Religion, of course, is the truth claim. And it’s the one that, under scientific principles, bears the burden of proof. Atheism, under scientific principles, is the null hypothesis and doesn’t need to prove anything. It’s just, quite reasonably, the underlying assumption. But cultures don’t operate on scientific principles. They operate on the basis of normativities. In-groups and out-groups. Standardized values and abberant ones.
Within our culture, here in most of North America, theism is assumed as the given. That’s what most people are taught, and is what the majority believes. It’s the normative system of thought, and therefore, whether or not atheism is a null hypothesis doesn’t mean anything. We’re nonetheless the marked category. And atheism takes on the character of community and sub-culture not because there’s any particular belief we collectively adhere to, but because they’ve shunted us into a category together.
Take for instance homosexuality. It would be somewhat silly to argue that in the 21st century there’s no such thing as a gay community and lesbian community (as well as a wider LGBTQ community). But homosexuality, as a category of person, did not always exist. That emerged as a byproduct of the medical pathologization of homosexuality. In actual fact, homosexuality is, as I mentioned earlier, just a set of behaviours and actions. Desires, intimacies and love. Bodies and pleasure. Basing a community on such a thing is arguably just as silly as our non-stamp-collectors.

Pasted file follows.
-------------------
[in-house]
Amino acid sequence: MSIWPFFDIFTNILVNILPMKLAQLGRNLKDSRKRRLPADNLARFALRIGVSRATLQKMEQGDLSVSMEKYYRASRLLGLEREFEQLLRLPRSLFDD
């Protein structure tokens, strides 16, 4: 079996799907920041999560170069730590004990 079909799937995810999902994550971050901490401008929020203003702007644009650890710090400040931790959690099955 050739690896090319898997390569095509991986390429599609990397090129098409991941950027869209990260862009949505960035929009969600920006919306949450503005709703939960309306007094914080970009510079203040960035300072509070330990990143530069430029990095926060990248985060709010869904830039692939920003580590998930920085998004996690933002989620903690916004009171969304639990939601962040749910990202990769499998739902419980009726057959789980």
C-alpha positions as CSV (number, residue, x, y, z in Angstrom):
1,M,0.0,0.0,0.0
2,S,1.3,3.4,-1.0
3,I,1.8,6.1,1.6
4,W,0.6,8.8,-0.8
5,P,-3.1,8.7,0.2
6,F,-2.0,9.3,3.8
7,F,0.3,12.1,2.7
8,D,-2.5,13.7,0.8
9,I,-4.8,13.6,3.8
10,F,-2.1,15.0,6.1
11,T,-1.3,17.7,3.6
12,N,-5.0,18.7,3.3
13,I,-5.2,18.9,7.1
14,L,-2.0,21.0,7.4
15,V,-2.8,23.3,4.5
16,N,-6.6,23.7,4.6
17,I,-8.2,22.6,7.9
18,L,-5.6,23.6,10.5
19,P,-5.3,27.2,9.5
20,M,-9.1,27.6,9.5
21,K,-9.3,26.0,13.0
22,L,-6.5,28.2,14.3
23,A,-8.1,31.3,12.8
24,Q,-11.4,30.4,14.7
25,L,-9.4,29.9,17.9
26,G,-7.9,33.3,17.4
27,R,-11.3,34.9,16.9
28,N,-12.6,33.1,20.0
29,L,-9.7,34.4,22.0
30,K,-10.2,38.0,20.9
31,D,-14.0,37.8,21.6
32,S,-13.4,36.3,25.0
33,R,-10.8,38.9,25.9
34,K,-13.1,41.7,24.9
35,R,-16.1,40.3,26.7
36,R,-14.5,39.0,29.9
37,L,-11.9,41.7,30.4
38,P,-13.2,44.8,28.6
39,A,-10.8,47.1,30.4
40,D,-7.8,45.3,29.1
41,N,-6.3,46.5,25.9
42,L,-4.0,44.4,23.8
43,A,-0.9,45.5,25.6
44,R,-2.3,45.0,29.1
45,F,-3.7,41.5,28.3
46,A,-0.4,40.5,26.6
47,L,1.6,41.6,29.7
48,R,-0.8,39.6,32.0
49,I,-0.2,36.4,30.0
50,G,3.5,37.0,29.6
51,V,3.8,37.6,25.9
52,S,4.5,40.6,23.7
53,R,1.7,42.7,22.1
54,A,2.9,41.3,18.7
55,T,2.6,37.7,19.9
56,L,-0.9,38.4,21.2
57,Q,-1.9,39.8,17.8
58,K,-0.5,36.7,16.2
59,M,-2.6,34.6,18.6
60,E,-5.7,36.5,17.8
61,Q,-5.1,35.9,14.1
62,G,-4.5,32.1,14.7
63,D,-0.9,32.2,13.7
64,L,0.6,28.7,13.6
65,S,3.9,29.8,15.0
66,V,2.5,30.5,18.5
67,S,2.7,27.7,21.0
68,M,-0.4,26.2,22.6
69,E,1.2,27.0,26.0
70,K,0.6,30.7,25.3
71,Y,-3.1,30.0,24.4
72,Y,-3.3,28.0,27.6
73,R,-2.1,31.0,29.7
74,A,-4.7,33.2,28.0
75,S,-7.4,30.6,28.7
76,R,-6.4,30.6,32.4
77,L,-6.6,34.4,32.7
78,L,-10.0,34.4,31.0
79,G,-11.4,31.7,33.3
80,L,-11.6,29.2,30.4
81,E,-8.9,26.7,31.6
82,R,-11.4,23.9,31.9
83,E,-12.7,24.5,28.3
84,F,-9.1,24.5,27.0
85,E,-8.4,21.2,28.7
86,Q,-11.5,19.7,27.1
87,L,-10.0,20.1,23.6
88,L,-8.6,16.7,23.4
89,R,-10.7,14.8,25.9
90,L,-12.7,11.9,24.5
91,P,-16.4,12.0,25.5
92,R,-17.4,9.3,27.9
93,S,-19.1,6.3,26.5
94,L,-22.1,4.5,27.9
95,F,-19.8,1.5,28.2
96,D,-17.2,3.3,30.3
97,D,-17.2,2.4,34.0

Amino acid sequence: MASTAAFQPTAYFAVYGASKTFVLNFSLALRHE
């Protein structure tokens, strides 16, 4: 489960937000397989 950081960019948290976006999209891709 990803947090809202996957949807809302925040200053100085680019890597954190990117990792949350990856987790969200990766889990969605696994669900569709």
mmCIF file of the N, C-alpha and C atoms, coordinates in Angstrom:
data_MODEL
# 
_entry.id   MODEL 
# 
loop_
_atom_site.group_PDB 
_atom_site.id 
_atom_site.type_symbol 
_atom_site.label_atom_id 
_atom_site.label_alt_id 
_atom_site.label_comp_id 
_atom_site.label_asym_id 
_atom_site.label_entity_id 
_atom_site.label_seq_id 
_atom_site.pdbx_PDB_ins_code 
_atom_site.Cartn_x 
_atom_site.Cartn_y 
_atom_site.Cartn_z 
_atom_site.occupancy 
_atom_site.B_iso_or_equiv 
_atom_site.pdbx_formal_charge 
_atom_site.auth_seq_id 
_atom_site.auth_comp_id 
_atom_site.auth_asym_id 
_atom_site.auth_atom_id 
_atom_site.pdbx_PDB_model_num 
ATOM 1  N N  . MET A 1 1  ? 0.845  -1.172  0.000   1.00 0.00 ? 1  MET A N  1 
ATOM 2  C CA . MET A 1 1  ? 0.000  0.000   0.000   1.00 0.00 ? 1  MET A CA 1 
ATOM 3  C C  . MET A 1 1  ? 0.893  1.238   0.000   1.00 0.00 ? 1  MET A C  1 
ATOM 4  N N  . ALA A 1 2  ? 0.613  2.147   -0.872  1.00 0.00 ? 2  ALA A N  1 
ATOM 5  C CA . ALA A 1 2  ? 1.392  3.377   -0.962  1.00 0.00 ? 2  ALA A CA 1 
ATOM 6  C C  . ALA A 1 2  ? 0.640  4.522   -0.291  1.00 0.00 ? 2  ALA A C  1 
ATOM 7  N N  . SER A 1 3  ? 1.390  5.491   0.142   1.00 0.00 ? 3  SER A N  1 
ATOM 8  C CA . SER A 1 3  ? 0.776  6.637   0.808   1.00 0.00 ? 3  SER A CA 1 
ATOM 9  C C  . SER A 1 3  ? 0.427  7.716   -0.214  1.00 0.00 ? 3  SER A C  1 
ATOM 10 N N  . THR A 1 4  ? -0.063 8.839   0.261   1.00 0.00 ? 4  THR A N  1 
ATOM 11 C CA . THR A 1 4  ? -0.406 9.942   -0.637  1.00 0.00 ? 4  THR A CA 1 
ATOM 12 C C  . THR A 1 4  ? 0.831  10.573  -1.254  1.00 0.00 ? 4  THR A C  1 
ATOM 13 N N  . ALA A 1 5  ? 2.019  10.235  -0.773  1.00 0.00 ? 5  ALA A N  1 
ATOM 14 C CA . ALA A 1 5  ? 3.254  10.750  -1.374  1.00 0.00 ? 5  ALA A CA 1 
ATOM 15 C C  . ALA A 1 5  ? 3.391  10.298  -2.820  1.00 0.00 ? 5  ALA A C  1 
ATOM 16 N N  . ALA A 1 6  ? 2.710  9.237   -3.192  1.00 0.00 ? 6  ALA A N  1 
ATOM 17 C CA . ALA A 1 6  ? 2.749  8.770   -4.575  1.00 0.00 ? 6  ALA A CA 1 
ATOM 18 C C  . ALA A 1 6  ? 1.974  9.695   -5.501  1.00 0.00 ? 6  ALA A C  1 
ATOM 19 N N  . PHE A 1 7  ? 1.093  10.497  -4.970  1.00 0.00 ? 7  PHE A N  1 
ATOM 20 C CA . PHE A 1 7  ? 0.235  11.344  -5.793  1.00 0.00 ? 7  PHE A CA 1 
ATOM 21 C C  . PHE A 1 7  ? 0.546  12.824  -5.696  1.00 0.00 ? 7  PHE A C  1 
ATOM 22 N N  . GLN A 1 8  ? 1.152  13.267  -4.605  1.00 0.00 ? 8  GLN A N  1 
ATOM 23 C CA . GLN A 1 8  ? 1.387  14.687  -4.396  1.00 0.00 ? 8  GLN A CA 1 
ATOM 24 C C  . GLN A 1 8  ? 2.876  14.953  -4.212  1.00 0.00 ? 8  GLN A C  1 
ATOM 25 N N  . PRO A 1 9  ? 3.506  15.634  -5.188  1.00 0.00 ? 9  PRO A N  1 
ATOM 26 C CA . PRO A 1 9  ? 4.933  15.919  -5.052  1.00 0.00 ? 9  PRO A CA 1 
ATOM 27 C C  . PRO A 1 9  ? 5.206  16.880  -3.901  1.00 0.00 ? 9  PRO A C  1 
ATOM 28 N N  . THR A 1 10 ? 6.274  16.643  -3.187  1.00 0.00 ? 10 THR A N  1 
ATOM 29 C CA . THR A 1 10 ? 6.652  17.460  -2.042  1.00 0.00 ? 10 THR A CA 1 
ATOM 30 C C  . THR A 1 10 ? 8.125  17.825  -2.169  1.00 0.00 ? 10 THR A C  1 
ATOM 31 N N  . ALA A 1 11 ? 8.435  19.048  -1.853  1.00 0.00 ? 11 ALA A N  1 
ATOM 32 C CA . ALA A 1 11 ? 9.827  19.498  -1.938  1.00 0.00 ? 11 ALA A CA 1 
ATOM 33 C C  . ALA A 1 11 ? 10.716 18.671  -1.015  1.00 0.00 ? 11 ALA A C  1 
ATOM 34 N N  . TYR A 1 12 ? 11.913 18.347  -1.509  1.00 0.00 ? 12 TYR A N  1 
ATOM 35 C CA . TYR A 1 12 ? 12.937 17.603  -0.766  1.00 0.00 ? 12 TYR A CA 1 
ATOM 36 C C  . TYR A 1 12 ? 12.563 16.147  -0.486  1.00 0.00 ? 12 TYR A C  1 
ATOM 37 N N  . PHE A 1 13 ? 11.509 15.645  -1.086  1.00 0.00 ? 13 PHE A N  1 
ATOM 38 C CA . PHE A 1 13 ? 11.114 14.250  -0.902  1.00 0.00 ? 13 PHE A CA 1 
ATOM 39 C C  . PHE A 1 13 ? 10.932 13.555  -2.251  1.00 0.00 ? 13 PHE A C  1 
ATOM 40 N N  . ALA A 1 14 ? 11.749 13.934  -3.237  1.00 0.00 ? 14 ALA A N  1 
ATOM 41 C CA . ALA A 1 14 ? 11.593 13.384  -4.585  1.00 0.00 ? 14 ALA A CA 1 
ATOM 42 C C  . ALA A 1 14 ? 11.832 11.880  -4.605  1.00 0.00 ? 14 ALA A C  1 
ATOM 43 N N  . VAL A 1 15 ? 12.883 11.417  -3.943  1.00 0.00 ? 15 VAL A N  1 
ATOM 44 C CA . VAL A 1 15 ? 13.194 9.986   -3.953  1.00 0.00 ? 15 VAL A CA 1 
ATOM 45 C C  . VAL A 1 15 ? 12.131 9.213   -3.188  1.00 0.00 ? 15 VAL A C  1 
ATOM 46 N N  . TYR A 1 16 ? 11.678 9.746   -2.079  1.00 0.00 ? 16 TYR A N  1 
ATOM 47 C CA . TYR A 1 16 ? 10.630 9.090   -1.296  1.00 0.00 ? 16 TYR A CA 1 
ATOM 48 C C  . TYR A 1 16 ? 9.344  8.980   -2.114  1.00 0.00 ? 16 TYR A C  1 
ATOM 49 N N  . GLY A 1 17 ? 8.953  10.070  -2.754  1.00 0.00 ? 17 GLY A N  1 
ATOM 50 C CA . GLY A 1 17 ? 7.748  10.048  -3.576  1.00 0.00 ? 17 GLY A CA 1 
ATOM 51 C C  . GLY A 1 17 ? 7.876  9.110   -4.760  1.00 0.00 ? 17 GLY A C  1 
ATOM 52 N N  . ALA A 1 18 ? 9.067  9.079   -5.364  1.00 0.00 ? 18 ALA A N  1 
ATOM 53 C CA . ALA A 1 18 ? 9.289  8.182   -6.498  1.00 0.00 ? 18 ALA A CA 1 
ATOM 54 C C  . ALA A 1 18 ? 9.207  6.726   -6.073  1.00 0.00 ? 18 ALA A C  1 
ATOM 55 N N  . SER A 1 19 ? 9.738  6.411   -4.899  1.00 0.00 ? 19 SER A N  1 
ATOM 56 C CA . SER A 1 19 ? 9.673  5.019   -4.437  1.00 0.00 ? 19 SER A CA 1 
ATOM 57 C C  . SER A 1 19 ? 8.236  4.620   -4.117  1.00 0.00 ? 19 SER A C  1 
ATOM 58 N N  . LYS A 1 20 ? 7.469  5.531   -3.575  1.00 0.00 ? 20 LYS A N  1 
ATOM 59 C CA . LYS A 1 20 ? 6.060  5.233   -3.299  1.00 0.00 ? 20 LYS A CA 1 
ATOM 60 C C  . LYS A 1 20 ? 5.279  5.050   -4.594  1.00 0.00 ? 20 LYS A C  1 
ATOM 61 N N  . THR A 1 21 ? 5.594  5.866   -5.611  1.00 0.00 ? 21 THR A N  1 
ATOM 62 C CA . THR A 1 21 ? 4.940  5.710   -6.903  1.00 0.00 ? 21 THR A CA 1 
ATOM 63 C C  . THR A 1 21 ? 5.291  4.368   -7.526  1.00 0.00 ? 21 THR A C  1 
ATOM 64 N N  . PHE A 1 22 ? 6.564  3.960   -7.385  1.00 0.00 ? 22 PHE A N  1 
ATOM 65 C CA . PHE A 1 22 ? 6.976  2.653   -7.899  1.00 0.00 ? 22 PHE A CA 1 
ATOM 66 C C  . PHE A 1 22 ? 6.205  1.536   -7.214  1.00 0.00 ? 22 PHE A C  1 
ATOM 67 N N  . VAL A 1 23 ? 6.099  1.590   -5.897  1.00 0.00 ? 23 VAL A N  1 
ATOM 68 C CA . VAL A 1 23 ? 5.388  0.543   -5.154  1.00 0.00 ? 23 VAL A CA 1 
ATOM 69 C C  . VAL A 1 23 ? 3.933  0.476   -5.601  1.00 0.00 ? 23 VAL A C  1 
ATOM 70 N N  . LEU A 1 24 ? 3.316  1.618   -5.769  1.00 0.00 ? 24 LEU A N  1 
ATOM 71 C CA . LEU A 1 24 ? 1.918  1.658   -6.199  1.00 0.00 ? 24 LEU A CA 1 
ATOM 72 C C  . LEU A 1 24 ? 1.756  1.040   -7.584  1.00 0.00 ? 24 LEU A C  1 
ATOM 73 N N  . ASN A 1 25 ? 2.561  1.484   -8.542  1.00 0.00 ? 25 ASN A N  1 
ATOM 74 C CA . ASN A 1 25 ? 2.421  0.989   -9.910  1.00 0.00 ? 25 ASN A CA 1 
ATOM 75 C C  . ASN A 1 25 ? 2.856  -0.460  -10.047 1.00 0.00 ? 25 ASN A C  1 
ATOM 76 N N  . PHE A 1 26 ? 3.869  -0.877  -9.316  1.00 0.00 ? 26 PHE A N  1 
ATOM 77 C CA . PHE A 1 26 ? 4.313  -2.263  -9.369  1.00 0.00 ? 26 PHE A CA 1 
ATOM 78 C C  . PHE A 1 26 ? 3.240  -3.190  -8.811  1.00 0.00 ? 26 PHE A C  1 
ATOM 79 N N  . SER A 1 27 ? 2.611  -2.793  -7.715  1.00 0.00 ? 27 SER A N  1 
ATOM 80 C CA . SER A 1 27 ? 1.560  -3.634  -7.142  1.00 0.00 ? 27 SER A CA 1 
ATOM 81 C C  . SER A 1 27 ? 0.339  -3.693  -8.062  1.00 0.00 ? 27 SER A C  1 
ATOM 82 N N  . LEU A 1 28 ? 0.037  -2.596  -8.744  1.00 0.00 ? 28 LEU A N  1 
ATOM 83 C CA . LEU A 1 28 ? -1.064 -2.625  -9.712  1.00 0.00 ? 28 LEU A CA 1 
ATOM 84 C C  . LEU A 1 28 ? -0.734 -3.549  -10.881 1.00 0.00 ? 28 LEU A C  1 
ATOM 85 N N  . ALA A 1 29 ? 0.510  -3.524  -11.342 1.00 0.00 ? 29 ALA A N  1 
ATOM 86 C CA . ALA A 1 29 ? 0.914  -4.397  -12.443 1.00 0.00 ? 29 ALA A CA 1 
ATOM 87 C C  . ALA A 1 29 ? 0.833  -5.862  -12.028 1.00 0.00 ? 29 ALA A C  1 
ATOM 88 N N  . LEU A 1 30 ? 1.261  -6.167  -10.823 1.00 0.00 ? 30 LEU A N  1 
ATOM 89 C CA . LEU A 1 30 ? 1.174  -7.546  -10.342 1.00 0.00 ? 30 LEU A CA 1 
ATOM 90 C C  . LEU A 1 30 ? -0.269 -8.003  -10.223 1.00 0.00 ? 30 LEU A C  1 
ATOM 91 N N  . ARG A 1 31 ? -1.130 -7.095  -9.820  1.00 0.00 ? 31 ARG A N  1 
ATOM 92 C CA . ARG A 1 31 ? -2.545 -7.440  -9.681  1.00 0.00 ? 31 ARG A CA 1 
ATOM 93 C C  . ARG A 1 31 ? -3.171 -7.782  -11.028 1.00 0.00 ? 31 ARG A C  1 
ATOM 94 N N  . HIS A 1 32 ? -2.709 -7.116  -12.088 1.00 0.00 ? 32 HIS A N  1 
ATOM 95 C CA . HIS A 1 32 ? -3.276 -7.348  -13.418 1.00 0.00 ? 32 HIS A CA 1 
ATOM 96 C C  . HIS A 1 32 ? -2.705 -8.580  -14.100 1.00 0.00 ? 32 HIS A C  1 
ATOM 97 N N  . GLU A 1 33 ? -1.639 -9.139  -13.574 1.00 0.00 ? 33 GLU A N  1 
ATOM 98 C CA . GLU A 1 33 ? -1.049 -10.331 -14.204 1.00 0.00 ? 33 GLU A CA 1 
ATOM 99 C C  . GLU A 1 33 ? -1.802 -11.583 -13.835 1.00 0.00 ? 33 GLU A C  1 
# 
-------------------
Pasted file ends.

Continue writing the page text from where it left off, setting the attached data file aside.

But like the non-stamp-collectors, it’s not us that makes the call on whether or not we’re categorized and marked. It’s the cultural attitudes. When the culture as a whole treats something like non-stamp-collecting, religion, homosexuality or race as important and marked, as categories of human beings, it becomes important simply by way of that shared oppression, shared experience, shared political interest and collectivization, regardless of how arbitrary the underlying issue is (not collecting stamps, not believing in deities, fucking people with roughly the same kind of genitals as you, having some particular category of phenotypes).
Just like “color-blindness” in relation to race is a pretty useless attitude to take in attempting to fight racism, we’re not going to get anywhere by simply insisting over and over again that the basis on which they’re categorizing and marking us is arbitrary. The actual cultural realities are what counts. And within our actual cultural realities, there are gay, lesbian, black, trans, latin-american, francophone, vegan and atheist communities and cultures (and many, many, many more, of course), and if we want to get anywhere, we need to learn to embrace that fact and figure out how to use it to our advantage.
We need to accept our communities, and decide what we want from them. Participate. Act. Discuss. Once you accept you’re part of a community, you get to also accept you’re part of a movement. And when you’re part of a movement, well… then you get to start fighting for things, instead of just sitting in a corner complaining that you’re being lumped together with a bunch of other people on such an arbitrary basis.
Sure, maybe we’re lumped together arbitrarily. But that means we have eachother. A community’s not a burden, it’s a blessing. It’s a shared response. It’s a cooperation.
So maybe instead of pretending there’s no uniting factor in atheism other than what should be the given assumption about the universe, how about we start looking at the plainly evident reality that there is an atheist community and movement, and that we do have common experiences, goals and values.
Let’s enjoy it, and make the most of it.
DOWN WITH STAMPS!